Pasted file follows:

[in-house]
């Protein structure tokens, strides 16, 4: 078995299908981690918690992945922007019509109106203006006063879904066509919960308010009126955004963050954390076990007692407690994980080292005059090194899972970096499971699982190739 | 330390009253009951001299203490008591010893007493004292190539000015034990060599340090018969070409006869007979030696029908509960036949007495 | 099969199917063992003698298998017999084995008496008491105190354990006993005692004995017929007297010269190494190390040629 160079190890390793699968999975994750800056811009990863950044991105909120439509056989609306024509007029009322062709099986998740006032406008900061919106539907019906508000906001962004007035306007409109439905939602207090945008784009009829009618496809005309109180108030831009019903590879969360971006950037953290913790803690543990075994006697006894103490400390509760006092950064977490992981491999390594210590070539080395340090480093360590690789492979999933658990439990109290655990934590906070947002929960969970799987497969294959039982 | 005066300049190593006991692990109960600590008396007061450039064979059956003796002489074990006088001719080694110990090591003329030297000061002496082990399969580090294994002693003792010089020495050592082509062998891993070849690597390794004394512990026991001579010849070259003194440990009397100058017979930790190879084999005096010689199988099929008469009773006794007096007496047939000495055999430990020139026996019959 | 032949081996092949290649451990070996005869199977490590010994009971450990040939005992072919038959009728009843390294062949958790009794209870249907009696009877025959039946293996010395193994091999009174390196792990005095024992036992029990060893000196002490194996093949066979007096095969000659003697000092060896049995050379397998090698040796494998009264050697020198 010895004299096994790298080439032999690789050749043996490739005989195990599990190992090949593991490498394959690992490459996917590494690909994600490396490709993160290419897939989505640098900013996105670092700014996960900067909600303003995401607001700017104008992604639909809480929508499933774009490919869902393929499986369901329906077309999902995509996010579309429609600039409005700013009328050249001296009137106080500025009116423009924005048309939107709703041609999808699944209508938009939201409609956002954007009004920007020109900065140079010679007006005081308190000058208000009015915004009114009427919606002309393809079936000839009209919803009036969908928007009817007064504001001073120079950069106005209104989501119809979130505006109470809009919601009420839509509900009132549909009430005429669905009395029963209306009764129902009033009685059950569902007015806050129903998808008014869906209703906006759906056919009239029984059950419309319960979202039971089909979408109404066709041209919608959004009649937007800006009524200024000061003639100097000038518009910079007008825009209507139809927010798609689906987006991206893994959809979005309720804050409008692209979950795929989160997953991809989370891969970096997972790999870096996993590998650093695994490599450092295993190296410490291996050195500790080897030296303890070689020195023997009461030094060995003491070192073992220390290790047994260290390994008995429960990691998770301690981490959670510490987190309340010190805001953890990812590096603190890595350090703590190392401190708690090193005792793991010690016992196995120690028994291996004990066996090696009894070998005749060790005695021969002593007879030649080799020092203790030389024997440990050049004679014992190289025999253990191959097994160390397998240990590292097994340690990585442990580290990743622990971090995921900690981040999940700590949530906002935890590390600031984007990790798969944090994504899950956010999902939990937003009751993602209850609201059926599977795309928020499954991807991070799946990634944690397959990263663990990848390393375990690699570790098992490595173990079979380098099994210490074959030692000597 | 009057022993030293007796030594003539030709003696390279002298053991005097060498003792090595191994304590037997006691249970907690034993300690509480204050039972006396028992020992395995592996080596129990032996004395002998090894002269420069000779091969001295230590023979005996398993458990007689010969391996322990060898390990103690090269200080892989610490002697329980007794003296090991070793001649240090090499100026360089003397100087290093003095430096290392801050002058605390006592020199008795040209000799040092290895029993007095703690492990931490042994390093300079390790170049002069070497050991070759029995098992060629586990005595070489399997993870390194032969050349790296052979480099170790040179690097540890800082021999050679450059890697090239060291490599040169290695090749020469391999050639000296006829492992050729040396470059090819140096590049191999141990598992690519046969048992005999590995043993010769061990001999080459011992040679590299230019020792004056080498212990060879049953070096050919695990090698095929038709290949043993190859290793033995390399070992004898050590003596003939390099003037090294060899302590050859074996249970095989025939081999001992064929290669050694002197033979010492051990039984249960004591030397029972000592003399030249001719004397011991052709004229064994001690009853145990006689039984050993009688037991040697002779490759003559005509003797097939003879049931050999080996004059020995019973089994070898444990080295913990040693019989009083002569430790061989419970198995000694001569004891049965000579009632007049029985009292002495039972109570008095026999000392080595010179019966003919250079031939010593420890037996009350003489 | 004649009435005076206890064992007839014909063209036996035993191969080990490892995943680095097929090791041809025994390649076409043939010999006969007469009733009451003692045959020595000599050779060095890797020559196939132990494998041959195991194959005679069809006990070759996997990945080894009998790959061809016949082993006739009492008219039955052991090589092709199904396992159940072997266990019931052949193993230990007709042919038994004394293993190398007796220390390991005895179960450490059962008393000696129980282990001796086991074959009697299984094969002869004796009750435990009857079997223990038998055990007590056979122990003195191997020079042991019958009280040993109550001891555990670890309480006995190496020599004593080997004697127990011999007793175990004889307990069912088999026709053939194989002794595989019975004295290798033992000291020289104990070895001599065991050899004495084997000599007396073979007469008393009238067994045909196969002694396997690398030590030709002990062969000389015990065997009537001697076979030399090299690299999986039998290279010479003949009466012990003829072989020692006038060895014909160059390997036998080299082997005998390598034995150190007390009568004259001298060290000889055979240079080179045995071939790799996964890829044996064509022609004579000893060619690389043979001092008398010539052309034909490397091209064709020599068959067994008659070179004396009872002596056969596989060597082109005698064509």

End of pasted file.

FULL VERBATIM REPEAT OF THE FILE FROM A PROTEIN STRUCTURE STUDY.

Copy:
[in-house]
């Protein structure tokens, strides 16, 4: 078995299908981690918690992945922007019509109106203006006063879904066509919960308010009126955004963050954390076990007692407690994980080292005059090194899972970096499971699982190739 | 330390009253009951001299203490008591010893007493004292190539000015034990060599340090018969070409006869007979030696029908509960036949007495 | 099969199917063992003698298998017999084995008496008491105190354990006993005692004995017929007297010269190494190390040629 160079190890390793699968999975994750800056811009990863950044991105909120439509056989609306024509007029009322062709099986998740006032406008900061919106539907019906508000906001962004007035306007409109439905939602207090945008784009009829009618496809005309109180108030831009019903590879969360971006950037953290913790803690543990075994006697006894103490400390509760006092950064977490992981491999390594210590070539080395340090480093360590690789492979999933658990439990109290655990934590906070947002929960969970799987497969294959039982 | 005066300049190593006991692990109960600590008396007061450039064979059956003796002489074990006088001719080694110990090591003329030297000061002496082990399969580090294994002693003792010089020495050592082509062998891993070849690597390794004394512990026991001579010849070259003194440990009397100058017979930790190879084999005096010689199988099929008469009773006794007096007496047939000495055999430990020139026996019959 | 032949081996092949290649451990070996005869199977490590010994009971450990040939005992072919038959009728009843390294062949958790009794209870249907009696009877025959039946293996010395193994091999009174390196792990005095024992036992029990060893000196002490194996093949066979007096095969000659003697000092060896049995050379397998090698040796494998009264050697020198 010895004299096994790298080439032999690789050749043996490739005989195990599990190992090949593991490498394959690992490459996917590494690909994600490396490709993160290419897939989505640098900013996105670092700014996960900067909600303003995401607001700017104008992604639909809480929508499933774009490919869902393929499986369901329906077309999902995509996010579309429609600039409005700013009328050249001296009137106080500025009116423009924005048309939107709703041609999808699944209508938009939201409609956002954007009004920007020109900065140079010679007006005081308190000058208000009015915004009114009427919606002309393809079936000839009209919803009036969908928007009817007064504001001073120079950069106005209104989501119809979130505006109470809009919601009420839509509900009132549909009430005429669905009395029963209306009764129902009033009685059950569902007015806050129903998808008014869906209703906006759906056919009239029984059950419309319960979202039971089909979408109404066709041209919608959004009649937007800006009524200024000061003639100097000038518009910079007008825009209507139809927010798609689906987006991206893994959809979005309720804050409008692209979950795929989160997953991809989370891969970096997972790999870096996993590998650093695994490599450092295993190296410490291996050195500790080897030296303890070689020195023997009461030094060995003491070192073992220390290790047994260290390994008995429960990691998770301690981490959670510490987190309340010190805001953890990812590096603190890595350090703590190392401190708690090193005792793991010690016992196995120690028994291996004990066996090696009894070998005749060790005695021969002593007879030649080799020092203790030389024997440990050049004679014992190289025999253990191959097994160390397998240990590292097994340690990585442990580290990743622990971090995921900690981040999940700590949530906002935890590390600031984007990790798969944090994504899950956010999902939990937003009751993602209850609201059926599977795309928020499954991807991070799946990634944690397959990263663990990848390393375990690699570790098992490595173990079979380098099994210490074959030692000597 | 009057022993030293007796030594003539030709003696390279002298053991005097060498003792090595191994304590037997006691249970907690034993300690509480204050039972006396028992020992395995592996080596129990032996004395002998090894002269420069000779091969001295230590023979005996398993458990007689010969391996322990060898390990103690090269200080892989610490002697329980007794003296090991070793001649240090090499100026360089003397100087290093003095430096290392801050002058605390006592020199008795040209000799040092290895029993007095703690492990931490042994390093300079390790170049002069070497050991070759029995098992060629586990005595070489399997993870390194032969050349790296052979480099170790040179690097540890800082021999050679450059890697090239060291490599040169290695090749020469391999050639000296006829492992050729040396470059090819140096590049191999141990598992690519046969048992005999590995043993010769061990001999080459011992040679590299230019020792004056080498212990060879049953070096050919695990090698095929038709290949043993190859290793033995390399070992004898050590003596003939390099003037090294060899302590050859074996249970095989025939081999001992064929290669050694002197033979010492051990039984249960004591030397029972000592003399030249001719004397011991052709004229064994001690009853145990006689039984050993009688037991040697002779490759003559005509003797097939003879049931050999080996004059020995019973089994070898444990080295913990040693019989009083002569430790061989419970198995000694001569004891049965000579009632007049029985009292002495039972109570008095026999000392080595010179019966003919250079031939010593420890037996009350003489 | 004649009435005076206890064992007839014909063209036996035993191969080990490892995943680095097929090791041809025994390649076409043939010999006969007469009733009451003692045959020595000599050779060095890797020559196939132990494998041959195991194959005679069809006990070759996997990945080894009998790959061809016949082993006739009492008219039955052991090589092709199904396992159940072997266990019931052949193993230990007709042919038994004394293993190398007796220390390991005895179960450490059962008393000696129980282990001796086991074959009697299984094969002869004796009750435990009857079997223990038998055990007590056979122990003195191997020079042991019958009280040993109550001891555990670890309480006995190496020599004593080997004697127990011999007793175990004889307990069912088999026709053939194989002794595989019975004295290798033992000291020289104990070895001599065991050899004495084997000599007396073979007469008393009238067994045909196969002694396997690398030590030709002990062969000389015990065997009537001697076979030399090299690299999986039998290279010479003949009466012990003829072989020692006038060895014909160059390997036998080299082997005998390598034995150190007390009568004259001298060290000889055979240079080179045995071939790799996964890829044996064509022609004579000893060619690389043979001092008398010539052309034909490397091209064709020599068959067994008659070179004396009872002596056969596989060597082109005698064509």